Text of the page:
Joint Statement from Hounslow Council and Watermans on the squatters at Watermans Arts Centre

We are aware that squatters have taken over the Watermans Arts Centre building, which is currently deemed unsafe following a recent fire.

Published: Friday, 14th June 2024

The outside of Watermans

They are refusing entry to staff from the Council and Watermans, who are currently based in the building.   
The Council is actively working with the Watermans team to remove the squatters and regain control of the property. Our immediate priorities are public safety and protecting the integrity of the building.  
The unauthorised occupation of the arts centre building presents a major challenge to Watermans in the delivery of its outdoor and community programme.   
The unauthorised occupation by squatters is also preventing the Council from assessing the damage caused by the fire. Prior to the fire, the Council was planning to hold a meeting with interested parties on how the building could be used to benefit the local community. Several groups had been in touch with proposals. This process cannot progress while the squatters occupy the building.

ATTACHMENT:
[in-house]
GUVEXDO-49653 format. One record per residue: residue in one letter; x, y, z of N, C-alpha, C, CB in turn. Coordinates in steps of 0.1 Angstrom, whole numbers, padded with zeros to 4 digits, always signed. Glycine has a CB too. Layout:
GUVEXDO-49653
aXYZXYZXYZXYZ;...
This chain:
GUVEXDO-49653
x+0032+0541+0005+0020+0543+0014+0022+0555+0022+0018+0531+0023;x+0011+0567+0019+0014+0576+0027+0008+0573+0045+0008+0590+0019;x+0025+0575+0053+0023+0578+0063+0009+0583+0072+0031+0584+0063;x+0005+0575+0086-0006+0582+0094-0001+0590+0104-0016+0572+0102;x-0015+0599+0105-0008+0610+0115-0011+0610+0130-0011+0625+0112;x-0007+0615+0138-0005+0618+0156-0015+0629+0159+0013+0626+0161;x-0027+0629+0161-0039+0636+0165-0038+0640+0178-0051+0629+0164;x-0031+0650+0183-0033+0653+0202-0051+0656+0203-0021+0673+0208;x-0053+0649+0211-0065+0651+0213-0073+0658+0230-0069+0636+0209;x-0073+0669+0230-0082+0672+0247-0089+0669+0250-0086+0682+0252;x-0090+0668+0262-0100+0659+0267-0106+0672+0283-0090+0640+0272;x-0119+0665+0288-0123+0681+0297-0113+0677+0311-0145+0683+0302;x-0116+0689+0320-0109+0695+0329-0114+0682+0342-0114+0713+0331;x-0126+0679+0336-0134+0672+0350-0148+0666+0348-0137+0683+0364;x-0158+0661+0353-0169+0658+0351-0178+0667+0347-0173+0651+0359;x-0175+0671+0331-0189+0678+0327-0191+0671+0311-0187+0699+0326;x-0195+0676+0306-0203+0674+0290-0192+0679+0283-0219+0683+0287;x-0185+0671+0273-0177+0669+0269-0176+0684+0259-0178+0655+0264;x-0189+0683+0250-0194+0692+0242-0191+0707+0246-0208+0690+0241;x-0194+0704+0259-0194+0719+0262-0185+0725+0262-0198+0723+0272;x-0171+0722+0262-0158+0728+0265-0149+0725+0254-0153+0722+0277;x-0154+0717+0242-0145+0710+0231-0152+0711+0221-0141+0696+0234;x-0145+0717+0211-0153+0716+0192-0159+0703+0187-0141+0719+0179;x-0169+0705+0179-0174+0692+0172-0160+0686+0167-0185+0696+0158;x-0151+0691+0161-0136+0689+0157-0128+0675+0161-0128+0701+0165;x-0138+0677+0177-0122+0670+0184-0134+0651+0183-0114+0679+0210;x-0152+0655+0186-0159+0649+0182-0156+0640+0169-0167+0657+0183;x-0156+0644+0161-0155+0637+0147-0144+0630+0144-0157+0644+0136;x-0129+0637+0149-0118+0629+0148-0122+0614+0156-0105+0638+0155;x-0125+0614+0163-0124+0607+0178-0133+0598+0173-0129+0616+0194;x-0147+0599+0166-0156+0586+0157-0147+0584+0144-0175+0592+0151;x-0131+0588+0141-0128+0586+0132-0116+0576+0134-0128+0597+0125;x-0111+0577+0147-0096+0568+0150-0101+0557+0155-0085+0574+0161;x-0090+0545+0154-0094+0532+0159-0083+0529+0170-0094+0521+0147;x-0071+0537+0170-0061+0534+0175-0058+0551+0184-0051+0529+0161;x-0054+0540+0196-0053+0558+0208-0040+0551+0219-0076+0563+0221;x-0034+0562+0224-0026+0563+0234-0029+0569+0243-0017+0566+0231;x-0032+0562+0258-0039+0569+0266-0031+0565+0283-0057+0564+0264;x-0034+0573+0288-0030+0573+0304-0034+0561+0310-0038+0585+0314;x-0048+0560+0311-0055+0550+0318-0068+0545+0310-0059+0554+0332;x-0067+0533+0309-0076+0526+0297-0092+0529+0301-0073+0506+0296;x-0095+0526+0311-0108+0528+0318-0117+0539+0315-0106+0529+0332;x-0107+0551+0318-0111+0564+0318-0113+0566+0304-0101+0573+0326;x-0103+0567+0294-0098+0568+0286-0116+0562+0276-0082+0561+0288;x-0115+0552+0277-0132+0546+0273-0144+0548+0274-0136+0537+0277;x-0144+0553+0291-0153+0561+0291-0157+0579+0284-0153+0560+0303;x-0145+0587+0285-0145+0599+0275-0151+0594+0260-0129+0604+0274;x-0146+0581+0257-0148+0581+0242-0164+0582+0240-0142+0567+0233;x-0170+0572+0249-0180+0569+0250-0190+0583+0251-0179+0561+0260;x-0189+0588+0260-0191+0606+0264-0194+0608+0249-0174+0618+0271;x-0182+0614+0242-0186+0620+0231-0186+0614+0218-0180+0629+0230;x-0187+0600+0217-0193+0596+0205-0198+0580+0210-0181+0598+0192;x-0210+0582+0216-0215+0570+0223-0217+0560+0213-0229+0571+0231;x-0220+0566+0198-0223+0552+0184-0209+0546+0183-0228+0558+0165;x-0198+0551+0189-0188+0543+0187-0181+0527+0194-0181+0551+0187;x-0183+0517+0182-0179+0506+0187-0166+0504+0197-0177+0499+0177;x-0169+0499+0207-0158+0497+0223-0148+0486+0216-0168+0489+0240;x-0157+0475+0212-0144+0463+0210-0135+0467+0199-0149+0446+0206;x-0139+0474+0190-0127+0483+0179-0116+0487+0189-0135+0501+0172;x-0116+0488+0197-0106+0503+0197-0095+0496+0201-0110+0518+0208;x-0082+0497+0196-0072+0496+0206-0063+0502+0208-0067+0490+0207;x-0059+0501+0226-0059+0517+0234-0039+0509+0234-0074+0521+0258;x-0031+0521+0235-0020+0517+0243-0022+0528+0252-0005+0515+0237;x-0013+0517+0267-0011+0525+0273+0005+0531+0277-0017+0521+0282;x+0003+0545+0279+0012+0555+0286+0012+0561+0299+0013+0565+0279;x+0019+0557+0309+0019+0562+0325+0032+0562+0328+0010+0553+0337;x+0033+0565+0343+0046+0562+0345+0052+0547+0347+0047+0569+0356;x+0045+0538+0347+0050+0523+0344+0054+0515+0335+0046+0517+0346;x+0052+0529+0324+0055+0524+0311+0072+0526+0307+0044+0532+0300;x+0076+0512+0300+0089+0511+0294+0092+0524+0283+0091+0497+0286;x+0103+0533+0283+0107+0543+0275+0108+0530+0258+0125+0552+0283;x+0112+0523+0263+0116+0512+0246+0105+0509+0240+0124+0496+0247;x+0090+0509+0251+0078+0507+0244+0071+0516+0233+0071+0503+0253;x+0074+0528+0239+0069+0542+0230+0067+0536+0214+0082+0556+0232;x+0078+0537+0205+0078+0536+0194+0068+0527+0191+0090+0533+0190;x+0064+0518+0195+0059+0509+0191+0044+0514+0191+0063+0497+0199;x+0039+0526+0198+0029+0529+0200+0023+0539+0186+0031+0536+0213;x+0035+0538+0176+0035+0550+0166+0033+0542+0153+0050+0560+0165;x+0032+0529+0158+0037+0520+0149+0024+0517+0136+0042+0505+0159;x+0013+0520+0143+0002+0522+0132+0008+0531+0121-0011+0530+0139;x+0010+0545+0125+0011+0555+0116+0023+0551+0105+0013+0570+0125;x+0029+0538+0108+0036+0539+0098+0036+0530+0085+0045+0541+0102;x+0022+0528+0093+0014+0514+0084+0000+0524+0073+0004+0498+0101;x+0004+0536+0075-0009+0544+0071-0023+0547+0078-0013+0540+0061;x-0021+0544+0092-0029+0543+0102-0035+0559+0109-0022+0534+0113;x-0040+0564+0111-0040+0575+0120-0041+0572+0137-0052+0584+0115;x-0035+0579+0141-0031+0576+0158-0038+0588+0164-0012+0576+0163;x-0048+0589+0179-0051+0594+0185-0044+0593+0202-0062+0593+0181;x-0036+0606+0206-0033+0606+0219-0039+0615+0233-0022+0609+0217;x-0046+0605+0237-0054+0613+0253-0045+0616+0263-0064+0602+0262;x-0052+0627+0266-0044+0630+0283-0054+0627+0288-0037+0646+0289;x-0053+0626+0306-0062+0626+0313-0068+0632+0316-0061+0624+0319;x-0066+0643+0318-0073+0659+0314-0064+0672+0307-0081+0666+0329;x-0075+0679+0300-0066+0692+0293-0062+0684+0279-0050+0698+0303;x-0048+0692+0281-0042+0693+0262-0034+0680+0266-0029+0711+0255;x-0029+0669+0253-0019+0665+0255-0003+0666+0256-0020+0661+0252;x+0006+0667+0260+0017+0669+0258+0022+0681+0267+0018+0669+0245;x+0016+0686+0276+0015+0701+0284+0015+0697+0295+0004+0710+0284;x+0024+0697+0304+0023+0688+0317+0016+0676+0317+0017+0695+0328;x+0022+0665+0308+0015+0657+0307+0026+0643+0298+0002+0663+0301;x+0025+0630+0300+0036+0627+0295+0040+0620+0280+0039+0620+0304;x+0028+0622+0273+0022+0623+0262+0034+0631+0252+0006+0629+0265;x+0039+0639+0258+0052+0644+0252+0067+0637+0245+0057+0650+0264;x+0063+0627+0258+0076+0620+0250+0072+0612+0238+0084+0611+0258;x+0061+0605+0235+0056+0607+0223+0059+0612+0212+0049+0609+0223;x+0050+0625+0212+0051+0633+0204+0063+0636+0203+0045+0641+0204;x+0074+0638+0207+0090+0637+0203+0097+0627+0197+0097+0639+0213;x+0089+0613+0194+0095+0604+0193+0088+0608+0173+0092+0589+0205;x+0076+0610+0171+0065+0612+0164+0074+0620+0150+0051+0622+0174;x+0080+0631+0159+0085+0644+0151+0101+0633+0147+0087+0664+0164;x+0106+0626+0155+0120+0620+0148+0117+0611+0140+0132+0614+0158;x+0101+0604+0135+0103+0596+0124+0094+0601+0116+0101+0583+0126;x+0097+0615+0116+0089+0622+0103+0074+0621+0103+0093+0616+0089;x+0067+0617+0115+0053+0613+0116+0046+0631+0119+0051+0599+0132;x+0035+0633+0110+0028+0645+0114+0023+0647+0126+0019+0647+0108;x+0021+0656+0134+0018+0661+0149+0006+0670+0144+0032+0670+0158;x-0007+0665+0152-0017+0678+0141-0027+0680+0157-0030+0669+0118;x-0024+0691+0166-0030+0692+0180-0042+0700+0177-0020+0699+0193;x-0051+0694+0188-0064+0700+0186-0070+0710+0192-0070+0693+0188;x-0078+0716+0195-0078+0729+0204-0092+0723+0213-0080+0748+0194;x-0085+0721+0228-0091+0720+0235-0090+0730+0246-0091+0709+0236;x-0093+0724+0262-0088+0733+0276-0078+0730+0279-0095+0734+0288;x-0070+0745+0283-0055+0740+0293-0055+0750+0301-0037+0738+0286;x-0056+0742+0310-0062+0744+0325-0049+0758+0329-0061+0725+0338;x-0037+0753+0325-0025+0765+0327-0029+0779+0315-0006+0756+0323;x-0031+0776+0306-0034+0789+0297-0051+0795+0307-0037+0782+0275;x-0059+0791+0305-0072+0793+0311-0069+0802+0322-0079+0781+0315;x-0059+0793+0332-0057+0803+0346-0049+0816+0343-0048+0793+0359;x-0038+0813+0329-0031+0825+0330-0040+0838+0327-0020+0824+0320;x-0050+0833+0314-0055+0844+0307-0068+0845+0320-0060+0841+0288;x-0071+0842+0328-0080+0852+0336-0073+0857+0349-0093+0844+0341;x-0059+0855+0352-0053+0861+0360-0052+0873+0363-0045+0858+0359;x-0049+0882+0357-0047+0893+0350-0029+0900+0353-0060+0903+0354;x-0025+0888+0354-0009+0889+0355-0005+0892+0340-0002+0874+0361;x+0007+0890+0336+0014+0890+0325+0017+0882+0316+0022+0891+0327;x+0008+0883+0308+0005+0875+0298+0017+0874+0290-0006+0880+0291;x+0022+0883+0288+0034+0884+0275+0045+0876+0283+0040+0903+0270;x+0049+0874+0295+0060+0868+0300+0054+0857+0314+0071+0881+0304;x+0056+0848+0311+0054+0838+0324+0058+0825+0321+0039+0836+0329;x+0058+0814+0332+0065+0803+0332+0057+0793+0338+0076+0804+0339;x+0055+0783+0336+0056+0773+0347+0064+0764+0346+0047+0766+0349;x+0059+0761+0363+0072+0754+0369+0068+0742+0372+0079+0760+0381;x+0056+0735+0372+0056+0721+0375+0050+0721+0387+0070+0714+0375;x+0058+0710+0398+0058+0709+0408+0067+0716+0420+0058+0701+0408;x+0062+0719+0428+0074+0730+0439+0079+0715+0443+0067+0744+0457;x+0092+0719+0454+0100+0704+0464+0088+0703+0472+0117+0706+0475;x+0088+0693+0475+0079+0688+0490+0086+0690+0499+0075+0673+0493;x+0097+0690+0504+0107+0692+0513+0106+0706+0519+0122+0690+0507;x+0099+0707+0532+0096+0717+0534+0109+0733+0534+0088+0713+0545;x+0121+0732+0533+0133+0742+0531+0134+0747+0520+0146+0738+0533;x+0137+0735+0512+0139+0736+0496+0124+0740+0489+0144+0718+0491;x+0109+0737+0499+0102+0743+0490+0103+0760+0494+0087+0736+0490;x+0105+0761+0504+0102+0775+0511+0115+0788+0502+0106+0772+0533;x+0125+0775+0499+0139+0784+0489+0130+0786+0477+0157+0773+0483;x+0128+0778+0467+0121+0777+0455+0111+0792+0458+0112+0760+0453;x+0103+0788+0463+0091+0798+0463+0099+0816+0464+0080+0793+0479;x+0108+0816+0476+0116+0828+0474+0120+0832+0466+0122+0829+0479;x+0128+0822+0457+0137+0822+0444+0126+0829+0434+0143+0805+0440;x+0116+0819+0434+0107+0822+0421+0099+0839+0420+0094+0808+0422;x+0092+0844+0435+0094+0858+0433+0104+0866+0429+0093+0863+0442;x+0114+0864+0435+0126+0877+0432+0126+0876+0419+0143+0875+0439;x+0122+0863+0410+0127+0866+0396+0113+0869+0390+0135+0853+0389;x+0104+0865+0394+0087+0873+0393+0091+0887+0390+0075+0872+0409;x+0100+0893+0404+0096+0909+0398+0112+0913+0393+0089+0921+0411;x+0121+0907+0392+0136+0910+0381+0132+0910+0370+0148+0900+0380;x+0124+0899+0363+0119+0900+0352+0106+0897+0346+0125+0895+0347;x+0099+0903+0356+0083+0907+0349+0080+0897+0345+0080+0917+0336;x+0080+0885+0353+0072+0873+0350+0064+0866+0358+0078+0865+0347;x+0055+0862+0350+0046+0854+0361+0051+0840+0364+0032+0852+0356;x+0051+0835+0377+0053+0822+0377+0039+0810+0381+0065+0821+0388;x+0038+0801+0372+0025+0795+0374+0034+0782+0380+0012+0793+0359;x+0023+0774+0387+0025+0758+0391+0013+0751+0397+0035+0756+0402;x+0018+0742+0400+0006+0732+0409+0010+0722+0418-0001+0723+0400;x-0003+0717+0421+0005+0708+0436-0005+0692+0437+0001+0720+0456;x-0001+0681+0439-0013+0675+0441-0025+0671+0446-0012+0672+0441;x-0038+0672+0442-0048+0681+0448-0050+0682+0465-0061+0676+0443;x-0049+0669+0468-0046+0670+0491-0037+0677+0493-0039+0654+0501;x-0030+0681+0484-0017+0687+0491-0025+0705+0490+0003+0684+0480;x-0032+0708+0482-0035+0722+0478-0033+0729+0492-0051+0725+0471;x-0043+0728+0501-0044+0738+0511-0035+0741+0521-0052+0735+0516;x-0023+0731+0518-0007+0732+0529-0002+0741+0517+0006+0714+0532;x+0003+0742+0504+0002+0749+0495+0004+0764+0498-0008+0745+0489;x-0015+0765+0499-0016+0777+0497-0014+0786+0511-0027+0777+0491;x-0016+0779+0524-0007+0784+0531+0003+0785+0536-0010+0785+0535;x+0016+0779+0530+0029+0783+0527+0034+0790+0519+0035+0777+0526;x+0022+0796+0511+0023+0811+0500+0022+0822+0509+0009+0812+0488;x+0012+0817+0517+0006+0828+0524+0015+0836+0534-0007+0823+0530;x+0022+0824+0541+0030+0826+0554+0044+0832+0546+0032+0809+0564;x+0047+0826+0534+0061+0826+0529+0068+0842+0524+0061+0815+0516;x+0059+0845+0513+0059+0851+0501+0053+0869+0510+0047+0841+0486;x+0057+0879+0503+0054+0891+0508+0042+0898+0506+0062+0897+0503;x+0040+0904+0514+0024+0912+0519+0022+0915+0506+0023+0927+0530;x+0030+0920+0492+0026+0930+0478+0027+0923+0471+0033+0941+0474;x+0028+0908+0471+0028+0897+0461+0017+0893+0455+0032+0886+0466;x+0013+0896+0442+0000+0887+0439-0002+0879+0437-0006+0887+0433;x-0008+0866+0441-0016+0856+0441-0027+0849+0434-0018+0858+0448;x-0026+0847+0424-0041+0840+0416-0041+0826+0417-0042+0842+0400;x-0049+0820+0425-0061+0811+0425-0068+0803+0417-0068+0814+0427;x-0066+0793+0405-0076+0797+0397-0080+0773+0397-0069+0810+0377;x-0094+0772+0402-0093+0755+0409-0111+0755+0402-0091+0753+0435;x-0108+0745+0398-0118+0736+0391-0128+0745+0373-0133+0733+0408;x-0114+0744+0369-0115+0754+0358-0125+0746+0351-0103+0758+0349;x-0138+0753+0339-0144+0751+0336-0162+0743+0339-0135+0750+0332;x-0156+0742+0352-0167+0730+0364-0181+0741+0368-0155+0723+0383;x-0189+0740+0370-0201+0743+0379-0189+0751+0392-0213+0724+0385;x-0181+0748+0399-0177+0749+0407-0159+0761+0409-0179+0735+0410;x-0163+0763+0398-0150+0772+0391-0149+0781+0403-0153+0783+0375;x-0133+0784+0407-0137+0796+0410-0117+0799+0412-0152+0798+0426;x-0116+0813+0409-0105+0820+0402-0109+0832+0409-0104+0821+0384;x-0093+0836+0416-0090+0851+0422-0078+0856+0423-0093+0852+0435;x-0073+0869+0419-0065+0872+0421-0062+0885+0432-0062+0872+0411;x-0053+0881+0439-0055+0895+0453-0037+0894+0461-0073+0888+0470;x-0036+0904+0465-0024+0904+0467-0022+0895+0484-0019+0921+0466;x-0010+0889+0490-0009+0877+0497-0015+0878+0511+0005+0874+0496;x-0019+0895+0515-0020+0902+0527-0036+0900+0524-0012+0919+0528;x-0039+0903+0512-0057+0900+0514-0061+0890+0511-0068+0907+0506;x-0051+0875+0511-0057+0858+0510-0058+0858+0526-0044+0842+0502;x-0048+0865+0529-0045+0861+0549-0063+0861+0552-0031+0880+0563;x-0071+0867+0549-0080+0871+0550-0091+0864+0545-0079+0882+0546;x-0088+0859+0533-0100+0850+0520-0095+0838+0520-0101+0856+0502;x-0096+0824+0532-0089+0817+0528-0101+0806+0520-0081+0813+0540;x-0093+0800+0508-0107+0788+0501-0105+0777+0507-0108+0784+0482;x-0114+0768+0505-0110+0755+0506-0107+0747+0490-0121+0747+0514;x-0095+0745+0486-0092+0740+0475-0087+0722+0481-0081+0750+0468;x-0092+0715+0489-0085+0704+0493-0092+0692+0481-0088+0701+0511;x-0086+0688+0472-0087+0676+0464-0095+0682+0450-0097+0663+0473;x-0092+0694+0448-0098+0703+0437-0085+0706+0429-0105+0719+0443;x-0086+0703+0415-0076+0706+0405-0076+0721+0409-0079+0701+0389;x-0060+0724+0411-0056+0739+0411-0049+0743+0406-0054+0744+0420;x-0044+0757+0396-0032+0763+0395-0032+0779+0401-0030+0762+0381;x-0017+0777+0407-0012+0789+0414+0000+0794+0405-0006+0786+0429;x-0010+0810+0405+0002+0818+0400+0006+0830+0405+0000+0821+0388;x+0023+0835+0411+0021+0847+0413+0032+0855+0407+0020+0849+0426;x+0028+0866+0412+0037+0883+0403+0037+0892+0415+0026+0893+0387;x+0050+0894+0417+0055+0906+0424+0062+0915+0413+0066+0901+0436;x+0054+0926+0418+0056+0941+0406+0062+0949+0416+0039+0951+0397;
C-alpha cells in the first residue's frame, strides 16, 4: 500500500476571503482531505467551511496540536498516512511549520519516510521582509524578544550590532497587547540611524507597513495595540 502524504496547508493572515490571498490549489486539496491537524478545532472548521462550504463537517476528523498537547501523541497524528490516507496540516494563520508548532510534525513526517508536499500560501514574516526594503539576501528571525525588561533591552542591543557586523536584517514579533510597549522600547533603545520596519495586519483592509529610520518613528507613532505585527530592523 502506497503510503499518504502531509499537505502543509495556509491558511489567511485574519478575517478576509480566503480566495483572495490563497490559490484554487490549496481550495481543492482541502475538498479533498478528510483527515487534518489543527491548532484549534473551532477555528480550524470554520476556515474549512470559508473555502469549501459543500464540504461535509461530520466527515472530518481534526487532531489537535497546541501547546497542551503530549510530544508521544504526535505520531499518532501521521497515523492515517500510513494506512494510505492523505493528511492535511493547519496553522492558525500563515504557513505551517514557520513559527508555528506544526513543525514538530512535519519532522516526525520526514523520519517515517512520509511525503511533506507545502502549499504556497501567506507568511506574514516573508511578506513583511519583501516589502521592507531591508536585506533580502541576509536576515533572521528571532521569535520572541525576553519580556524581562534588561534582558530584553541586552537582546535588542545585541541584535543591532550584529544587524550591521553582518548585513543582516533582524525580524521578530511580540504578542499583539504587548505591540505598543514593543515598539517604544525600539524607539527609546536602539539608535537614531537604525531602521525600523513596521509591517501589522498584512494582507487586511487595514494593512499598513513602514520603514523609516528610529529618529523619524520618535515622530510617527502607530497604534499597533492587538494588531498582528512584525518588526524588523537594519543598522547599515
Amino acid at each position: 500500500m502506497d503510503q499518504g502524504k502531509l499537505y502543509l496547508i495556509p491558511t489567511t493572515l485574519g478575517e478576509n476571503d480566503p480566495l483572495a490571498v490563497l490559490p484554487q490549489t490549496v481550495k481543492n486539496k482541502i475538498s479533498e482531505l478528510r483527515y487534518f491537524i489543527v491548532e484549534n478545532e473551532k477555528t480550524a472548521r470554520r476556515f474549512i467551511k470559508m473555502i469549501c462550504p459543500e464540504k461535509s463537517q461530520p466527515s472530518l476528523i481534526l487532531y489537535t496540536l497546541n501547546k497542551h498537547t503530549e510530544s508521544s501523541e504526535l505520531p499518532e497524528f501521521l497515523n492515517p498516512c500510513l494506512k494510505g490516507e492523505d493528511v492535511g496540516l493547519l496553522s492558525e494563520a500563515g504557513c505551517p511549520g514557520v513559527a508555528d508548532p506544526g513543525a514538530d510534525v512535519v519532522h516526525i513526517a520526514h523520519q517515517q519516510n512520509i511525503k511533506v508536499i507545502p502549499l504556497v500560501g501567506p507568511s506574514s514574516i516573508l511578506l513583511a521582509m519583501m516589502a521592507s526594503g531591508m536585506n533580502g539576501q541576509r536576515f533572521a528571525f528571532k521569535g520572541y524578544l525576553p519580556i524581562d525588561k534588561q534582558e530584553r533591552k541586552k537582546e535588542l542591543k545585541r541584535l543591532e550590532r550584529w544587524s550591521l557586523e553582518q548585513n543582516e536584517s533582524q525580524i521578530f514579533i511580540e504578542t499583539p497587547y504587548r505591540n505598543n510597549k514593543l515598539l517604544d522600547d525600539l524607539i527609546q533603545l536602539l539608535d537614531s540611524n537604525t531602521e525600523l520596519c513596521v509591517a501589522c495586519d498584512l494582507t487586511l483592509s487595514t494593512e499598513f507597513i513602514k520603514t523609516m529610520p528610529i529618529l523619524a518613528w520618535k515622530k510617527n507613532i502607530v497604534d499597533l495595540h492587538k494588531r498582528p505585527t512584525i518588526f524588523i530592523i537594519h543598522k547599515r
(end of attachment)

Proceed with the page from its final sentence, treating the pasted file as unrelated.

The decision to close Watermans Arts Centre in April was made by Hounslow Arts Trust, an independent charity operating under the name Watermans, due to financial pressures due to the Covid pandemic and the ongoing cost-of-living crisis.     
We understand and share the disappointment felt by many about this closure. The decision was necessary due to unsustainable operational costs, ahead of the planned move to a new arts and culture centre to be built the site of Brentford police station. 
The Council is working with Watermans about how we can support them to carry on providing their popular community-based activities as they continue to plan for opening the new centre. 
Watermans is continuing to deliver its popular Bell Square and community activities. Last week it celebrated ten years of Bell Square and helped launch Hounslow’s Summer of Culture programme with a performance of Pyrodise by the Hungarian circus company Firebirds, which was watched by over 1,200 spectators.  

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